Female mice treated with two classes of widely used childhood antibiotics, in a new study, developed larger bones and gained more weight than untreated mice. Both antibiotic types also impaired the gut microbiome, the trillions of microbes that inhabit the intestinal tract.
The study, by NYU Langone Medical Center researchers, comes at a time of growing evidence that multiple courses of commonly used antibiotics may have a significant impact on children’s development.
The mice received three short courses of amoxicillin, a broad-spectrum antibiotic, tylosin, which isn’t used in children but represents another common antibiotic class called the macrolides, which is increasingly popular in pediatrics, or a mixture of both drugs.
To simulate the effects of pediatric antibiotic use, the researchers gave the animals the same number of prescriptions and the same therapeutic dose that the average child receives in the first two years of life. A control group of mice received no drugs at all.
Microbiome Ecology Changed
The new study found that short, high-dose pulses of tylosin had the most pronounced and long-lasting effect on weight gain, while amoxicillin had the biggest effect on bone growth, a prerequisite for increased height.
Senior author Martin Blaser, MD, director of the NYU Human Microbiome Program at NYU School of Medicine, notes that the study was limited to mice. Even so, he says the results agree with multiple other studies pointing toward significant effects on children exposed to antibiotics early in life.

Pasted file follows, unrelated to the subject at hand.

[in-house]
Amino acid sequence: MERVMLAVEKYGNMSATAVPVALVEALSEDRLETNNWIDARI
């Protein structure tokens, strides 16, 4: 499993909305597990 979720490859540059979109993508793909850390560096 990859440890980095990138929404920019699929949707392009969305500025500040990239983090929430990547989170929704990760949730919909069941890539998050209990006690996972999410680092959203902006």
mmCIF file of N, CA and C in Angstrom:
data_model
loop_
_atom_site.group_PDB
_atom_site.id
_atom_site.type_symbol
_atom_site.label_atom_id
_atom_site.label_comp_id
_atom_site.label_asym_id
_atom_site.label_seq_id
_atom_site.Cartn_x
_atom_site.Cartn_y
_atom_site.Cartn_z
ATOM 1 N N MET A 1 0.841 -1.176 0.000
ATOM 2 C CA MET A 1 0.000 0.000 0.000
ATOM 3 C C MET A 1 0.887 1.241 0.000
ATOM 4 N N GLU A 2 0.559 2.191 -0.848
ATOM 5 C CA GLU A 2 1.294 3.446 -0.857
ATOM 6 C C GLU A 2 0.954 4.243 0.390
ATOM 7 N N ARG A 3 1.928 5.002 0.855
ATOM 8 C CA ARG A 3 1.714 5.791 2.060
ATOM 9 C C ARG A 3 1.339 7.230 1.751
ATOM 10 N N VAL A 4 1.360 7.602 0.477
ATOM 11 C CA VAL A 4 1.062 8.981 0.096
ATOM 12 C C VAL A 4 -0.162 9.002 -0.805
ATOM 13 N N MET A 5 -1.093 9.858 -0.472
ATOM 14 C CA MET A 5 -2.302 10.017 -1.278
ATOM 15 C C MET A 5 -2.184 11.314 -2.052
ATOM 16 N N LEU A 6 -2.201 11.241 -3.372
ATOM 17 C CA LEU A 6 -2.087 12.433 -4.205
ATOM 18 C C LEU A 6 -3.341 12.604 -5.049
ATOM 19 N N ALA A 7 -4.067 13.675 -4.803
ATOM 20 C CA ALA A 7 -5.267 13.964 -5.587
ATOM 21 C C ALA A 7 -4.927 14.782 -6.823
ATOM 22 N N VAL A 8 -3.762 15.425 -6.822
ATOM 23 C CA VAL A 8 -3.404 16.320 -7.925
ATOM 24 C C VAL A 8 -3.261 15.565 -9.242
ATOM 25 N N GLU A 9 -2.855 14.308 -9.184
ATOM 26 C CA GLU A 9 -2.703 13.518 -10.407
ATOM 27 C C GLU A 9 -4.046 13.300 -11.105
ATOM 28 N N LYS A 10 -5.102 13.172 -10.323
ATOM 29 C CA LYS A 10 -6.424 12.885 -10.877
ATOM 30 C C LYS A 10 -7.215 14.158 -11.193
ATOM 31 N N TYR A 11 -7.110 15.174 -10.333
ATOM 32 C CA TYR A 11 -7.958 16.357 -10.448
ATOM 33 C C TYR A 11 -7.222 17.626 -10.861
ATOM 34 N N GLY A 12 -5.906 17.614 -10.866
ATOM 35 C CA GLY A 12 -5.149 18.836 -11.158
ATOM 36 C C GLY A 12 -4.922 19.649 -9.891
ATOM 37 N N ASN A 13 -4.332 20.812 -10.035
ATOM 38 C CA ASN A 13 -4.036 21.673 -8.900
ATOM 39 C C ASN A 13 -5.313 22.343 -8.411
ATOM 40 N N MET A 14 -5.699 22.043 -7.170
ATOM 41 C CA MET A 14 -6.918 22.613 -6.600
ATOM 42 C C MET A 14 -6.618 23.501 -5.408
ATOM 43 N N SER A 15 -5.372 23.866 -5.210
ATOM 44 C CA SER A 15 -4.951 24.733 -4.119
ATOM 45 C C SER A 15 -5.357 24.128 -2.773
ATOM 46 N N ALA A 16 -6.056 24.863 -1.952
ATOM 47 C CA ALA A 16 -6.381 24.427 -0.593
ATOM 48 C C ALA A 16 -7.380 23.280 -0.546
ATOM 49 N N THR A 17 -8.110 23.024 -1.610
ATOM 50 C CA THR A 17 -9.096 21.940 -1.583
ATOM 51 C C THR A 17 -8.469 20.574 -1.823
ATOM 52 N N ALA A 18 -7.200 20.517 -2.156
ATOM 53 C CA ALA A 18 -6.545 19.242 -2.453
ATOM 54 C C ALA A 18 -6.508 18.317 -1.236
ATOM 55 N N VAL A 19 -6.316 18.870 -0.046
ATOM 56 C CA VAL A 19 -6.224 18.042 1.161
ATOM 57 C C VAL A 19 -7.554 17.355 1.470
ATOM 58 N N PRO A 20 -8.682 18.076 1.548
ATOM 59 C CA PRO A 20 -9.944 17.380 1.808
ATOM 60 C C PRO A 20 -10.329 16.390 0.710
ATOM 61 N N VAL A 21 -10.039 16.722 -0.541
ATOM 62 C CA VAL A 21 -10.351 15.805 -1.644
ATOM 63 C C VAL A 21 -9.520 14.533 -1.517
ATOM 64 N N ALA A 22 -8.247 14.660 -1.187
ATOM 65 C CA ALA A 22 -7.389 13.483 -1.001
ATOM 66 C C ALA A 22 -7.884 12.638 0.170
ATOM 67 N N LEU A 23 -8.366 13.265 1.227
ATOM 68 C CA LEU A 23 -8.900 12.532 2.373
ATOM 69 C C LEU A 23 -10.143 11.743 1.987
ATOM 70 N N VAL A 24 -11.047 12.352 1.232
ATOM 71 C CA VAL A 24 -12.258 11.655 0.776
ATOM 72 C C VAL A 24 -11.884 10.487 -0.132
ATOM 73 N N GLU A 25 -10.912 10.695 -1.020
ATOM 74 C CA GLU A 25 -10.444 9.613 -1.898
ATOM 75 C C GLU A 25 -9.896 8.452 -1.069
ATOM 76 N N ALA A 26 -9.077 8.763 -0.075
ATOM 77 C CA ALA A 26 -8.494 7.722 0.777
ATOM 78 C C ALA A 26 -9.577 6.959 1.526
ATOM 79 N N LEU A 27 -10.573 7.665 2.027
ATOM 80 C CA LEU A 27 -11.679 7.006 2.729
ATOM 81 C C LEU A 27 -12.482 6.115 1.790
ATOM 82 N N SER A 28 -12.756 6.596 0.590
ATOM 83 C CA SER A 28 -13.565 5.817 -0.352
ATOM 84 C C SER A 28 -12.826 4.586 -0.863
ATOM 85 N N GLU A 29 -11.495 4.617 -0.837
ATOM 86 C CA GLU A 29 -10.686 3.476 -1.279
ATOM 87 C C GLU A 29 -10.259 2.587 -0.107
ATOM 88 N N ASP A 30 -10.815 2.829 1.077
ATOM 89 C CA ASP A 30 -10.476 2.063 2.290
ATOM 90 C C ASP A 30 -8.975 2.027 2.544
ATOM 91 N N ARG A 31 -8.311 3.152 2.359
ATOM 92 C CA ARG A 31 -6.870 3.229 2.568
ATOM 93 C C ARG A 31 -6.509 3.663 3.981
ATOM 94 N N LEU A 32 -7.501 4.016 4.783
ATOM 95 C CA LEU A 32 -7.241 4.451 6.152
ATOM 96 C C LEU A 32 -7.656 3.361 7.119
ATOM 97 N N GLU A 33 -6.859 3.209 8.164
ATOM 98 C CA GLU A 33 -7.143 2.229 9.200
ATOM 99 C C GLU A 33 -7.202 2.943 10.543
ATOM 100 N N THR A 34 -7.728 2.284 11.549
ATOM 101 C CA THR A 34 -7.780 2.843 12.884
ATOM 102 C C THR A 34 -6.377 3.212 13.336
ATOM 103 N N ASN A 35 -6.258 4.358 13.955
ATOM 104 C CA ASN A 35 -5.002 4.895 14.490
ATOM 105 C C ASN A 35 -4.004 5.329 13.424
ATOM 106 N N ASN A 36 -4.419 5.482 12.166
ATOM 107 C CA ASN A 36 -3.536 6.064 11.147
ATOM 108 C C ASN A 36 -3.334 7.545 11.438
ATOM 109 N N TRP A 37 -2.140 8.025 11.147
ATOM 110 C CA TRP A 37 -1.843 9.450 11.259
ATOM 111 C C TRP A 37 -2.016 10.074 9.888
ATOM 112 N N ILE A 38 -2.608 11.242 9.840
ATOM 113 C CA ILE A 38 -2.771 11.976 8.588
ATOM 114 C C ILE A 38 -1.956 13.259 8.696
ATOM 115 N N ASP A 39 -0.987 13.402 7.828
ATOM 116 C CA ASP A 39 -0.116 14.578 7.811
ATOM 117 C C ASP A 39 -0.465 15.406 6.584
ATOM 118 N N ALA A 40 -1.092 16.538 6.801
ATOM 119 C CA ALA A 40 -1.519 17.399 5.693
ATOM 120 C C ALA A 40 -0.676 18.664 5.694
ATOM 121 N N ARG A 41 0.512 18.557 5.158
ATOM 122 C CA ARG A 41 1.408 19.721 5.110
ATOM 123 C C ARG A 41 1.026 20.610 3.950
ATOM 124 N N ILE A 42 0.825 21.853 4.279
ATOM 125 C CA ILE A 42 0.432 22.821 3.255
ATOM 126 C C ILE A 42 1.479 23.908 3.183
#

The average child in the United States, he says, receives 10 courses of the drugs by the age of 10.
Based on thorough DNA sequencing data, the study demonstrated that both antibiotics also disrupted the gut microbiome.
“They changed the ecology of the microbiome in terms of the richness of the organisms, the diversity, and also what we call the community structure, or the nature of its composition,” Dr. Blaser says.
The medications changed not only the bacterial species, but also the relative numbers of microbial genes linked to specific metabolic functions.
Combined, the researchers say the more pronounced effects of tylosin on weight gain and microbiome disruption are particularly worrisome, given the increasing popularity of macrolide antibiotic prescriptions for children. The evidence, they stress, highlights the need for better awareness of the potential downsides of antibiotic overuse.
Yael R. Nobel, Laura M. Cox, Francis F. Kirigin, Nicholas A. Bokulich, Shingo Yamanishi, Isabel Teitler, Jennifer Chung, Jiho Sohn, Cecily M. Barber, David S. Goldfarb, Kartik Raju, Sahar Abubucker, Yanjiao Zhou, Victoria E. Ruiz, Huilin Li, Makedonka Mitreva, Alexander V. Alekseyenko, George M. Weinstock, Erica Sodergren & Martin J. Blaser
Metabolic and metagenomic outcomes from early-life pulsed antibiotic treatment
Nature Communications 6, Article number:7486 doi:10.1038/ncomms8486
Photo: Tim Malabuyo/flickr
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